By Cara Ellison on March 11th, 2013 at 7:30 pm.
There’s this… game? I don’t know how to describe it now, with my heart in my mouth. I am chewing my own heart. Space Engine probably isn’t a game. It’s… It’s a universe simulator. It’s galaxies and galaxies in a tiny zip file. And the most amazing thing is we live in it. And that it is so very beautiful.
Space Engine simulates our universe in the most beautiful, silent, slothful way, until you are delirious. It is free, Russian, and 699MB on your HDD. It’s everything in space in a little folder just there on your desktop. Jim mentioned it way back, but it’s had an interface revamp and white dwarfs, neutron stars, gas giants and black holes inserted, clouds cover planets, in spacecraft mode you now have motion control, gravity forces, collisions with planets. It just deserves more of a mention. Ste Curran pointed me towards it on One Life Left, and then flicked me towards it like a speck of dust in low gravity atmosphere. I floated, happily, towards a crash landing in a nebula.
I awoke on RS 8403-114-9-67729840-780 A5, a procedurally generated temporate terra with life. Areas of the known universe are represented using actual astronomical data, and places uncharted by human astronomy are procedurally generated by an expert coder, Vladimir Romanyuk. From this generated terra RS 8403-114-9-67729840-780 A5 I looked out on millions of galaxies, more stars than can be counted. I brought up a map of the universe, clicked on a gas giant, and went on a journey at hyperspeed outside the known universe. It makes you feel so very small, and so very in awe of everything. It makes you feel like Star Trek cannot possibly be far from us (though Tribbles may indeed be a fiction, and how much I want a replicator for endless Aberdeen Rowies and they are never bloody going to invent them are they). There is no music or sound in this game, much like in the vacuum of space, but I defied, DEFIED space – and put Pink Floyd’s The Dark Side of the Moon on – as is tradition a la Freaks and Geeks’ “The Garage Door” episode. I highly recommend putting this on whilst you play, or perhaps my fully elated Liquor, Midnight, Tokyo as accompaniment. NO DRUGS. That would be irresponsible. Unless it’s flu medication. Go on. Get off your face on Calpol and The Great Gig In The Sky. Run along now.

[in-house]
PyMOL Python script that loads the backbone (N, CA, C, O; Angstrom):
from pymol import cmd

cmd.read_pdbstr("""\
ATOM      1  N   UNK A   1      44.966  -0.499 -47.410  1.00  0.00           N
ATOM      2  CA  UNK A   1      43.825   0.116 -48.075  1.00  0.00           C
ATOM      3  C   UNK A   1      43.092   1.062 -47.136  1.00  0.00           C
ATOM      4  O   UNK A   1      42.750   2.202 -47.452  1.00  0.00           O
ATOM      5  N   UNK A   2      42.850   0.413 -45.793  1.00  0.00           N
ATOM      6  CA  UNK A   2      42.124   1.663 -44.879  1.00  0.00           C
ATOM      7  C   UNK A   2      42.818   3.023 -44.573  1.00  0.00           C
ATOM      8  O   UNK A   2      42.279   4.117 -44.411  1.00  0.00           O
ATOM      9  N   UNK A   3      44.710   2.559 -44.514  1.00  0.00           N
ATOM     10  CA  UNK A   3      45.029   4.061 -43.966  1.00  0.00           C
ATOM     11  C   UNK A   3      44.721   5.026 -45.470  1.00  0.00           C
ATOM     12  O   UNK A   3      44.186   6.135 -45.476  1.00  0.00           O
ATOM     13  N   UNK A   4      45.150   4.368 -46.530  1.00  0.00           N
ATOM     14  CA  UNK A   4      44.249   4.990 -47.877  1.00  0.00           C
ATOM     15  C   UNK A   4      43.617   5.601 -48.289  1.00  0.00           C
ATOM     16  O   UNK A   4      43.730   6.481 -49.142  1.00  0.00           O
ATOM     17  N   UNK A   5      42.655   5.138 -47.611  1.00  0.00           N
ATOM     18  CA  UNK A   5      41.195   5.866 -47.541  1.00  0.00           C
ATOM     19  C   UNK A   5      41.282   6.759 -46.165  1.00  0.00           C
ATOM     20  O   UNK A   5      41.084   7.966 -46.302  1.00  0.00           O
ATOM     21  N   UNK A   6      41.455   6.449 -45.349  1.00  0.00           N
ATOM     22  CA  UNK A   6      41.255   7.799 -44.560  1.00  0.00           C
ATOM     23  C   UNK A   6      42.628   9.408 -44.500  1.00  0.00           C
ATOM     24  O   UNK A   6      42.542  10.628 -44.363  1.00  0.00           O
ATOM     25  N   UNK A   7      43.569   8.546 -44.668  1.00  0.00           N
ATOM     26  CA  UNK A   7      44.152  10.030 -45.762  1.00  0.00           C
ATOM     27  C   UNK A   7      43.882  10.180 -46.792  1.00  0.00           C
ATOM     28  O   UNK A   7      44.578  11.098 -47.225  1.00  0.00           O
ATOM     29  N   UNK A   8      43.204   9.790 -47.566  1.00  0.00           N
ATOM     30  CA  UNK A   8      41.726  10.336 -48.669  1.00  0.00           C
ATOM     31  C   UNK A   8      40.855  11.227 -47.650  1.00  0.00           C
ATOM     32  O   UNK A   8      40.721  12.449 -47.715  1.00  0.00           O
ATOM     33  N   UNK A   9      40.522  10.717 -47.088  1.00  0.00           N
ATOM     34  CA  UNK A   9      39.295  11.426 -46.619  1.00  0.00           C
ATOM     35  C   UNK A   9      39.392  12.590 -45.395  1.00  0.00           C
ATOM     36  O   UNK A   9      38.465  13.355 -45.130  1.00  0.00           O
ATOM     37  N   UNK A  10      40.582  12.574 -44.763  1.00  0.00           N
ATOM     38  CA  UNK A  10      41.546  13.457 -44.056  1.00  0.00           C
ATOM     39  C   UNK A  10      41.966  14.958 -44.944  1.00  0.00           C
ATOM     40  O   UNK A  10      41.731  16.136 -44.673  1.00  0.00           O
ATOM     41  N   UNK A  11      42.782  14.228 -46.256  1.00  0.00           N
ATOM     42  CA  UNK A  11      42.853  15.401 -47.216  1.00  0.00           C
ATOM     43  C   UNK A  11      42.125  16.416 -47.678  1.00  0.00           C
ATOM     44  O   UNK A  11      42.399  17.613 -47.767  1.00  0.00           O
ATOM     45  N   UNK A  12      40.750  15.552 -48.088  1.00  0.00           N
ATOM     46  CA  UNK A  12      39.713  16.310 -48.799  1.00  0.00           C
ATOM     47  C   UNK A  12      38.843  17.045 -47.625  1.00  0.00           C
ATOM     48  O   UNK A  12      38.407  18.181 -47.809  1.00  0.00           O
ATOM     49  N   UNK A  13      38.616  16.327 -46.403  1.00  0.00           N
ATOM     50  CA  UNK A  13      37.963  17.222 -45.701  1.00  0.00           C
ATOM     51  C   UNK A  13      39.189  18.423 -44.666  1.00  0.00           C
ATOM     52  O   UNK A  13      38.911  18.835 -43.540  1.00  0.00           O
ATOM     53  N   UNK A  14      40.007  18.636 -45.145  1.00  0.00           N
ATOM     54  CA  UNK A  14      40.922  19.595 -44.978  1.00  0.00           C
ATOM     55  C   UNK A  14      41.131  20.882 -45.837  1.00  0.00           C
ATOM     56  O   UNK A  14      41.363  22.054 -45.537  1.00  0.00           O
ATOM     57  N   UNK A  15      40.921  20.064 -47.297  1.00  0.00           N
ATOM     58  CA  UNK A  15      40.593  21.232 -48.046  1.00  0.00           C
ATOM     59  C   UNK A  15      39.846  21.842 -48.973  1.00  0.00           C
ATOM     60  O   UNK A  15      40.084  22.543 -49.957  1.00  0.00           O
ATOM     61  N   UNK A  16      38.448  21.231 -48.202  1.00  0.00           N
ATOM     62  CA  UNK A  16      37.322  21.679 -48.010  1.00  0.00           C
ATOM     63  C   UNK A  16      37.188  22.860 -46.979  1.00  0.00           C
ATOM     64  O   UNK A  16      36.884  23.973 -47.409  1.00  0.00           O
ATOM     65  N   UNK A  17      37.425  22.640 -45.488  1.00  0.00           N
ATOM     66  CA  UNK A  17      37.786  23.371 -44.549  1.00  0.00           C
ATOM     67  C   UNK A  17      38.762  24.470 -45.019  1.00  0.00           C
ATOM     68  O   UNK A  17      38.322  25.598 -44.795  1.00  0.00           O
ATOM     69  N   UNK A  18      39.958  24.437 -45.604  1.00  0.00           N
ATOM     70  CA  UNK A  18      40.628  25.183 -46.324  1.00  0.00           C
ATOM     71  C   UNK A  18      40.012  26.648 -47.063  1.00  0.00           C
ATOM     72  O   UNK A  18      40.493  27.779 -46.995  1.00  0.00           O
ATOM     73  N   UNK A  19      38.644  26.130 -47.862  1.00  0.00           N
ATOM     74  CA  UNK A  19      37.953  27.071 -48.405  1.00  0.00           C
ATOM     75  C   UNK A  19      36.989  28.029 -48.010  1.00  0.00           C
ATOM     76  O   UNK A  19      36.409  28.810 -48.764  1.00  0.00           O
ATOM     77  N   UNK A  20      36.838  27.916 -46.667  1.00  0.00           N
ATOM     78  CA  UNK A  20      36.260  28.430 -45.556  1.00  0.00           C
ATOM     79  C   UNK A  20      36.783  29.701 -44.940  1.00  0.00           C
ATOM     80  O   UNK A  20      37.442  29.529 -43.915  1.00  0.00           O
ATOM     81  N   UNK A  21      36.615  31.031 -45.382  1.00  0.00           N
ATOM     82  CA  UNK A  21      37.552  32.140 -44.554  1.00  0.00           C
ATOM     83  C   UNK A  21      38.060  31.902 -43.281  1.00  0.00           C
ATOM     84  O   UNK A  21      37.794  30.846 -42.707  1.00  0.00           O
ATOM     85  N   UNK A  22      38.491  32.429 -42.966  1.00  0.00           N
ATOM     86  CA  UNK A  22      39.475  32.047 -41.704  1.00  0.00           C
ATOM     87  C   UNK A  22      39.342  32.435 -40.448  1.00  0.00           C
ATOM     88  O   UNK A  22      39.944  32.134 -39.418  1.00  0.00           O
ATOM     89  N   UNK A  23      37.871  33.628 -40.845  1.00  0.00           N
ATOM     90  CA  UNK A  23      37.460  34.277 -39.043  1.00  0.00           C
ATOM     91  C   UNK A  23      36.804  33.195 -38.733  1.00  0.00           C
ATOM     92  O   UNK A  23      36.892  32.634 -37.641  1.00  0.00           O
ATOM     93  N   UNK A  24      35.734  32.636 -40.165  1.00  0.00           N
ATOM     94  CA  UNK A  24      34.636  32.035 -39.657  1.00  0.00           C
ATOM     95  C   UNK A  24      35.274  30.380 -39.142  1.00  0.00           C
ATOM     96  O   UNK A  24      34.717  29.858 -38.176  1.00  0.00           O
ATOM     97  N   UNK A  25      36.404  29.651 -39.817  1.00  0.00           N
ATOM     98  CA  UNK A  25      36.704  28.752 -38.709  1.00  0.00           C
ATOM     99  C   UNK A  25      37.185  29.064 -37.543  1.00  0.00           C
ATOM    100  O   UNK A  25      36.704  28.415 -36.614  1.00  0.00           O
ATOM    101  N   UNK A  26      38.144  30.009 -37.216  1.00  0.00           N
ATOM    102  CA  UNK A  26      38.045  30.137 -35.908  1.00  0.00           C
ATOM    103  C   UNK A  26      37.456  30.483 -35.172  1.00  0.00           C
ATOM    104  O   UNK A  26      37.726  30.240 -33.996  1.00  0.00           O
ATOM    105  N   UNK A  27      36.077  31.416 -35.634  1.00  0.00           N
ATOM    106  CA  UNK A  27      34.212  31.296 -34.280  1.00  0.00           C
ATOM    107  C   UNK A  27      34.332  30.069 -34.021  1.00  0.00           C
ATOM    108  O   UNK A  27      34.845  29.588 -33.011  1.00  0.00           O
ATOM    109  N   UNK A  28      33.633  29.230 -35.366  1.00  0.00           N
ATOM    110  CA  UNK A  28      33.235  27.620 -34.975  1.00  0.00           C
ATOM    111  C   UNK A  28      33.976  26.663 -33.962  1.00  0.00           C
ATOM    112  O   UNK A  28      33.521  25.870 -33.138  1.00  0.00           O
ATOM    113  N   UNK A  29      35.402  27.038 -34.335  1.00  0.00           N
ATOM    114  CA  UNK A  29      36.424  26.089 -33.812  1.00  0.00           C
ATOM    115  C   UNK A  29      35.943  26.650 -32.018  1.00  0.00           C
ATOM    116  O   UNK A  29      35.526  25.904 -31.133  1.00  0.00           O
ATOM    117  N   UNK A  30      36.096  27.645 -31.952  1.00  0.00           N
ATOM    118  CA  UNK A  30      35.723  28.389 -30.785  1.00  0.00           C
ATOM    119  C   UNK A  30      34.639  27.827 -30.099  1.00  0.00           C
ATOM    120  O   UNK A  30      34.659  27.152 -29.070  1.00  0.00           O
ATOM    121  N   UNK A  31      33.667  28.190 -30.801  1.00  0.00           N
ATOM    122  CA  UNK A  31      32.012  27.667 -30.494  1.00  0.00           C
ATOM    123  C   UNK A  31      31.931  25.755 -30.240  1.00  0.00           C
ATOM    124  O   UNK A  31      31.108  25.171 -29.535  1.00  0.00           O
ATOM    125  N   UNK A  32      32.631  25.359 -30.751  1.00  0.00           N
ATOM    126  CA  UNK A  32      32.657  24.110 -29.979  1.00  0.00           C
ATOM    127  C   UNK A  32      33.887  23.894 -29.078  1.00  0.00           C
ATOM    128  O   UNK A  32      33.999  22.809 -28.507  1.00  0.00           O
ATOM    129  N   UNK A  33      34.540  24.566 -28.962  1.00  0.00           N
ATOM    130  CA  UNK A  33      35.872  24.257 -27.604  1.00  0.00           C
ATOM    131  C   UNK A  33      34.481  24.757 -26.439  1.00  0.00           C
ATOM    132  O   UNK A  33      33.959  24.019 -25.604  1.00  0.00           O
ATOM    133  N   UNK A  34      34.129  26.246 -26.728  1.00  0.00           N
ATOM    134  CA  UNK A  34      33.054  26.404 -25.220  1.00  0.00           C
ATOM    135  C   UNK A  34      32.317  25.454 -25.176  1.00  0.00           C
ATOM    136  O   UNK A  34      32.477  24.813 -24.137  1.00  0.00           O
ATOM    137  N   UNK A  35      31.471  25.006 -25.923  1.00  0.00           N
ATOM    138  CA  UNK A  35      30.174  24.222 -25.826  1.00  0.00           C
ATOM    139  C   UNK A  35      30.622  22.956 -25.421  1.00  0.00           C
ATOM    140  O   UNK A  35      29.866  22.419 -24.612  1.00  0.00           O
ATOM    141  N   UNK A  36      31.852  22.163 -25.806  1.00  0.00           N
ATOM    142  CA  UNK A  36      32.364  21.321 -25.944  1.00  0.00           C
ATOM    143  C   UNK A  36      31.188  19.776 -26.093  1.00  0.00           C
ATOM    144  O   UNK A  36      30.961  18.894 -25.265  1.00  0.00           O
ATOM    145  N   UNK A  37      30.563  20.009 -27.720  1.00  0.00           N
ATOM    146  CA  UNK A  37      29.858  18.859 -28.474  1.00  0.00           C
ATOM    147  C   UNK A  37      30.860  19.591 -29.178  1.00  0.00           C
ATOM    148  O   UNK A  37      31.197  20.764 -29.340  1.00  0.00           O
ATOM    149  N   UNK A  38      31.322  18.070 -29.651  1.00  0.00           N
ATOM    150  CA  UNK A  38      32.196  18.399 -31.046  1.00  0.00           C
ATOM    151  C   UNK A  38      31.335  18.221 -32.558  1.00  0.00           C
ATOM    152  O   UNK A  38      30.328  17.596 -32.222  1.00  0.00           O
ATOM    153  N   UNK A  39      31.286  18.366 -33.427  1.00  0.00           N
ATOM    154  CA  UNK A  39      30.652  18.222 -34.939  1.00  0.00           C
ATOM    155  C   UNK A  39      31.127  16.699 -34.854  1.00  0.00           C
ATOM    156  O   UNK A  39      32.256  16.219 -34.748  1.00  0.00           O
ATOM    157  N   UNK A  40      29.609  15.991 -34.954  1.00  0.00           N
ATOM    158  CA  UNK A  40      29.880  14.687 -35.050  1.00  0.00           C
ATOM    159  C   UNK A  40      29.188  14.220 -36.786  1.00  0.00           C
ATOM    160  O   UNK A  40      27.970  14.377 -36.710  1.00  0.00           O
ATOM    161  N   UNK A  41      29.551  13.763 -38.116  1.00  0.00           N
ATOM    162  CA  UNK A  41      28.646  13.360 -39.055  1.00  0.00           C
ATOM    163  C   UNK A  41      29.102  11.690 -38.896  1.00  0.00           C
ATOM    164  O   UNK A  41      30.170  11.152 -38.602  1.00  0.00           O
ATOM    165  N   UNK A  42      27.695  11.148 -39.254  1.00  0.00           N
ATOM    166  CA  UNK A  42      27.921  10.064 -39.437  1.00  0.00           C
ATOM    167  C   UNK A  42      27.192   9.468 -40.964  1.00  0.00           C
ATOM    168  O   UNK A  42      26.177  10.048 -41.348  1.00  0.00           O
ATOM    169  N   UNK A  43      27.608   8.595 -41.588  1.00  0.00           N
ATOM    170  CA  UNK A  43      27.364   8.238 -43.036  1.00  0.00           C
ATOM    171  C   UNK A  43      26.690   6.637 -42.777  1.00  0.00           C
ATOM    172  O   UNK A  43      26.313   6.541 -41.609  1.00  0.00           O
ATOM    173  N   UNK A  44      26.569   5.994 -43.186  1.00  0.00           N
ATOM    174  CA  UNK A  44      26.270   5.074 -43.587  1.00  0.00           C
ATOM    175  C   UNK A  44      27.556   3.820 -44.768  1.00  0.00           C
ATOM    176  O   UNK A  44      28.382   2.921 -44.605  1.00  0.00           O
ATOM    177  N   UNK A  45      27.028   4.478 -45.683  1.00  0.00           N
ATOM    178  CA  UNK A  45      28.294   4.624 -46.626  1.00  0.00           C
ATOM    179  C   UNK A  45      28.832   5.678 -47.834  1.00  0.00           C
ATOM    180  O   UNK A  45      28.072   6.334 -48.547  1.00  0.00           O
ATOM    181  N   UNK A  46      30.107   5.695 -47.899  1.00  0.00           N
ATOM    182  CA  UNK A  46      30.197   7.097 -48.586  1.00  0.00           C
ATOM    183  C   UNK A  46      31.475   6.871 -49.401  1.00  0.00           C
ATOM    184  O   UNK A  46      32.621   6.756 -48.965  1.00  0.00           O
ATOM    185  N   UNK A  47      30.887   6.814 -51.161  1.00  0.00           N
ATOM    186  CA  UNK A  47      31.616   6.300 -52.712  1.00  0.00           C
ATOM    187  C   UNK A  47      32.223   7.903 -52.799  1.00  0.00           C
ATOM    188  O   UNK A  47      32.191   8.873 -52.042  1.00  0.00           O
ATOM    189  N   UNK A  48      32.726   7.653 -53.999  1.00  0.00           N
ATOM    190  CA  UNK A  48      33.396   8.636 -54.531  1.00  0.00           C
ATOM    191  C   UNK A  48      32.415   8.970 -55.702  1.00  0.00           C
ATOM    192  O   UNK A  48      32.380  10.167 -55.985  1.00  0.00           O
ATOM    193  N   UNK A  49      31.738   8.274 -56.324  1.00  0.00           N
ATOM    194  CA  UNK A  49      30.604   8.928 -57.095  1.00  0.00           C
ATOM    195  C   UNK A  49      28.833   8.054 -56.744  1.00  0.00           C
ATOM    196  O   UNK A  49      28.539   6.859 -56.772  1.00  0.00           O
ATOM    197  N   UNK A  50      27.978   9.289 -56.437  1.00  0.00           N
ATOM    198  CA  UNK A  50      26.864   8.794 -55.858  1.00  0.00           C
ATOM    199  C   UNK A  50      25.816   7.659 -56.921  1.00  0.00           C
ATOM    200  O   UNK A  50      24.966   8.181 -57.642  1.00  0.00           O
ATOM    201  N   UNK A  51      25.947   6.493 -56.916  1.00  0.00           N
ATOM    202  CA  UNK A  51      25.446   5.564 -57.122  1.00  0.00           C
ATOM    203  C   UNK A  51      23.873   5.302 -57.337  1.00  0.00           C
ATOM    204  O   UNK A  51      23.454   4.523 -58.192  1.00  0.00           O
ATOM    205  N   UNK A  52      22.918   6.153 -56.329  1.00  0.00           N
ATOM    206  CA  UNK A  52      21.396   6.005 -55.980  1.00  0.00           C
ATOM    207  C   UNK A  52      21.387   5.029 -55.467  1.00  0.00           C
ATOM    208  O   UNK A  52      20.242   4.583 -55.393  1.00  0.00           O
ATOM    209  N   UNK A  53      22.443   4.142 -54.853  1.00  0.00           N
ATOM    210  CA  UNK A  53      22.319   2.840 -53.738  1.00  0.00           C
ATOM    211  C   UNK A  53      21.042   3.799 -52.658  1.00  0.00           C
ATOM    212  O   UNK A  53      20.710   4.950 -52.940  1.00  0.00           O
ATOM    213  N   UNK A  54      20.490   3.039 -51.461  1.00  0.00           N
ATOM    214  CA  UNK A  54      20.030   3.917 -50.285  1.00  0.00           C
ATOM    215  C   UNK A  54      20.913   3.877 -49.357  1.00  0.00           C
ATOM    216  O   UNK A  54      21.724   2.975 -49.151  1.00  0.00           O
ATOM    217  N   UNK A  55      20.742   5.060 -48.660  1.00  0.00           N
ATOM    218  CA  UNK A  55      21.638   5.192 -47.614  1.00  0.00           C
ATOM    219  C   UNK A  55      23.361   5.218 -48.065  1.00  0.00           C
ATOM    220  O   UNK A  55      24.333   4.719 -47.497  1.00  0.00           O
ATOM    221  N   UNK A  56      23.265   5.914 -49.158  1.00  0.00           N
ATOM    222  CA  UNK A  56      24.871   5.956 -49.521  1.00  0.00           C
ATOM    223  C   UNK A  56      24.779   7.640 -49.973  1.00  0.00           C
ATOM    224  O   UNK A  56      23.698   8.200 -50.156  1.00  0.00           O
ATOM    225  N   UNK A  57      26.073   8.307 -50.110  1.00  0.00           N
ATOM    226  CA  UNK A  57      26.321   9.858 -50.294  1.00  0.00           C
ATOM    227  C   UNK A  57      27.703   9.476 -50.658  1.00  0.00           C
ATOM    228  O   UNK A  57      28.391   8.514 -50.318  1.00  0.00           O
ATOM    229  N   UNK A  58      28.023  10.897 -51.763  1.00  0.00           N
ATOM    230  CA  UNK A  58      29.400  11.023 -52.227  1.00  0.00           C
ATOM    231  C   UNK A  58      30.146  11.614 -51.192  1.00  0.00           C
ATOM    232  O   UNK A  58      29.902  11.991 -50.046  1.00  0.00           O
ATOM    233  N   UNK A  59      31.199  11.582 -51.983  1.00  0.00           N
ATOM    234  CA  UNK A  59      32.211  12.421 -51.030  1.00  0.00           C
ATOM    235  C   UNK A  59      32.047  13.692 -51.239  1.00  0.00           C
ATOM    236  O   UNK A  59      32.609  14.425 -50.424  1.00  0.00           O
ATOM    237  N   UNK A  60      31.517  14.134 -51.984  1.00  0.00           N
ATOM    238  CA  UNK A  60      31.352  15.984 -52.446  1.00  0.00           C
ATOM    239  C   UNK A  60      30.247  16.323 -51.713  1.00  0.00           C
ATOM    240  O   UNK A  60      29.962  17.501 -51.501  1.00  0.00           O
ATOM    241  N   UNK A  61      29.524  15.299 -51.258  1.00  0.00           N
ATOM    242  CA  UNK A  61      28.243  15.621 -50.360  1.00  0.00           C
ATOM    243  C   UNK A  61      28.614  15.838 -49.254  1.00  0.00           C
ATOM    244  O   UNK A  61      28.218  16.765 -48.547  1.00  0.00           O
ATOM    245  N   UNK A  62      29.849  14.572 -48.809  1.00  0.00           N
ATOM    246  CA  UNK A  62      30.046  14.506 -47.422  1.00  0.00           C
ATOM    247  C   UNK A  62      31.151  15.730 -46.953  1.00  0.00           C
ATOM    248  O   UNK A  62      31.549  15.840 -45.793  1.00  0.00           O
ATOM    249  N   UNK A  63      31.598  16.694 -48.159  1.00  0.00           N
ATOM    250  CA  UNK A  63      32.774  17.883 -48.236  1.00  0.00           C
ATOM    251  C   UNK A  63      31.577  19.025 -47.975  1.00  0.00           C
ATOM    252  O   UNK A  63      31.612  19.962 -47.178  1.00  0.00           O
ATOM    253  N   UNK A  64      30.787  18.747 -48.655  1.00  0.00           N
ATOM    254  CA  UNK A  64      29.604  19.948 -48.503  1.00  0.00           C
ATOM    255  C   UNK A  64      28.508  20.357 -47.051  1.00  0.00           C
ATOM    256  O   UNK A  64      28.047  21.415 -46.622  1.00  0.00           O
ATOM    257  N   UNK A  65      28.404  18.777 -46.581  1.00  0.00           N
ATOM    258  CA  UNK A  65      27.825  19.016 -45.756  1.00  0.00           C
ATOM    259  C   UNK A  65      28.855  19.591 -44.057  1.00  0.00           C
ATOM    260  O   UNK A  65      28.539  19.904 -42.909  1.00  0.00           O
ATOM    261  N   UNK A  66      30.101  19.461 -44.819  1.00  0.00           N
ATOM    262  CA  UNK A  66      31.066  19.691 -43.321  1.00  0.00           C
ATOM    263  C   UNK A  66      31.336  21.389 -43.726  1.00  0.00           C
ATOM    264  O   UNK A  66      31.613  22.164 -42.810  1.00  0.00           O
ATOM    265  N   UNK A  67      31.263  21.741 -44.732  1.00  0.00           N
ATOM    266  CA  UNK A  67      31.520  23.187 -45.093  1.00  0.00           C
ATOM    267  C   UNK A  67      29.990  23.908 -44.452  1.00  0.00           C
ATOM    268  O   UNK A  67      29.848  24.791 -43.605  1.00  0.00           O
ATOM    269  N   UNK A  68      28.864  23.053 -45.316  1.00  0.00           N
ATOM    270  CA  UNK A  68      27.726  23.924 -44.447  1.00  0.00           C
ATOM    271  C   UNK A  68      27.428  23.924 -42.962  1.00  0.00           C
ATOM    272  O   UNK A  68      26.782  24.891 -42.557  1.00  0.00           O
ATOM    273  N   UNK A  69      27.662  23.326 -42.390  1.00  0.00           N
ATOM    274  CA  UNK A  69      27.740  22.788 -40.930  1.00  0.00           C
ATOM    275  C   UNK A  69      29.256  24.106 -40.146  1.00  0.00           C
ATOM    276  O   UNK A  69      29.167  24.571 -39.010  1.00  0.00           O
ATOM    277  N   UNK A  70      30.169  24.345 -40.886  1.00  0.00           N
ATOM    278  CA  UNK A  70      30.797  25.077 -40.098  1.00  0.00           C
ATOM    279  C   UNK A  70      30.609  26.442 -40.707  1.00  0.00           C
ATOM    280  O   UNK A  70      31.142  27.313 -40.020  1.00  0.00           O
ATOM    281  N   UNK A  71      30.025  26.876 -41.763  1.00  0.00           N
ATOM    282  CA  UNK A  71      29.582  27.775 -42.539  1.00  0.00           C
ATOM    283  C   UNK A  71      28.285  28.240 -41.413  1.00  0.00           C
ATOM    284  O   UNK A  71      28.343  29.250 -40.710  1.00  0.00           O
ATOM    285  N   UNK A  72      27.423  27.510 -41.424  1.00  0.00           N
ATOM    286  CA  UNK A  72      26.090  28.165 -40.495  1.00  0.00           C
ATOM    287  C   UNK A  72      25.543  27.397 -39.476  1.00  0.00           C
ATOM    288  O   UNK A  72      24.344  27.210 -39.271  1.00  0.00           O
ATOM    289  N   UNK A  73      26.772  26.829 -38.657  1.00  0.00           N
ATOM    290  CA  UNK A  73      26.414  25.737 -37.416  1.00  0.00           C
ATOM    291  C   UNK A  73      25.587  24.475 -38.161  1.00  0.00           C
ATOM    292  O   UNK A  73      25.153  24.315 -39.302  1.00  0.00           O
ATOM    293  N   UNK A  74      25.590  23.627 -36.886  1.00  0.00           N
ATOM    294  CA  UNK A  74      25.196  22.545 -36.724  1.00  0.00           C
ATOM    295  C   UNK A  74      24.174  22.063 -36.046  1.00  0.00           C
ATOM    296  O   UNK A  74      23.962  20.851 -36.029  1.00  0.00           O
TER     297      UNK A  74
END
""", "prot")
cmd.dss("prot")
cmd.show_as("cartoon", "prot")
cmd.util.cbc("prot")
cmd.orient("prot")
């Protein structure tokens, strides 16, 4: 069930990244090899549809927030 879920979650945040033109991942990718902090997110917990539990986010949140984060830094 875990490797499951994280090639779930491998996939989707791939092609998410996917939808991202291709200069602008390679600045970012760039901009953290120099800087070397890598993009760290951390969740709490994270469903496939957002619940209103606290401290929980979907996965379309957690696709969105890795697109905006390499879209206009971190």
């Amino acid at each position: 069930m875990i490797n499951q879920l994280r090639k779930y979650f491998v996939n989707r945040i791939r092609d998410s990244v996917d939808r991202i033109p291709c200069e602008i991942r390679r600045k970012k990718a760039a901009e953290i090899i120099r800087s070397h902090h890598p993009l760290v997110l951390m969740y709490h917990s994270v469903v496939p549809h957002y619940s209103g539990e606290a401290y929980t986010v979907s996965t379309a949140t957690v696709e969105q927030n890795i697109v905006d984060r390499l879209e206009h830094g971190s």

The much touted New Interface is great – though you will stare at the command list in the menu for a long time, trying to memorise all the things you can do. Amongst many things you can press 1 to free-mode to fly through the universe, like God overseeing His work, or perhaps you’re an agnostic and you prefer to wander via spacecraft mode by pressing 2. Wave your mouse to the bottom left and you can select to Go To a selected planet, and you zoom through space at hyperspeed. Click to land on the planet, if you like, and press to fast forward time so that clouds roll past, and the sun rises on your part of the planet.
Oh yes, did I mention you can control time in the universe? From the ‘manual’ (a tome, a digital tome): “[L] key accelerates time to 3, 10, 30, 100, 300, etc. The [K] key slows time down. The [J] key changes the direction flow of time. The [Space] key stops and resumes time. The [\] key restores time to its normal (real-time) flow rate. Combination of [Ctrl]+[\] sets the current time to the computer’s system clock time.”
You are a god, a goddess, a supreme being. I spent time dreamily contemplating my role as this goddess over creamy purple and blue planets, regarding them benevolently. By pressing tab you can think of a planet – yes, Earth, or anywhere – scroll or search for it – and travel there via autopilot, drift in the skies of somewhere you are familiar. Or you can spin the scroll, click at random, journey to strange corners of the murk.
You can orbit, if you choose. Or you can just fly. All the places you have visited, real or generated, are there in your own personal log. You can go back to any of them in your own time. Or look them up on Wikipedia and see for yourself that 130 Electra is a real place.
I can’t mention this enough: one man, Vladimir Romanyuk, has mapped out the known universe, and then procedurally generated further universe based on how ours already functions. He deserves our attention just for that.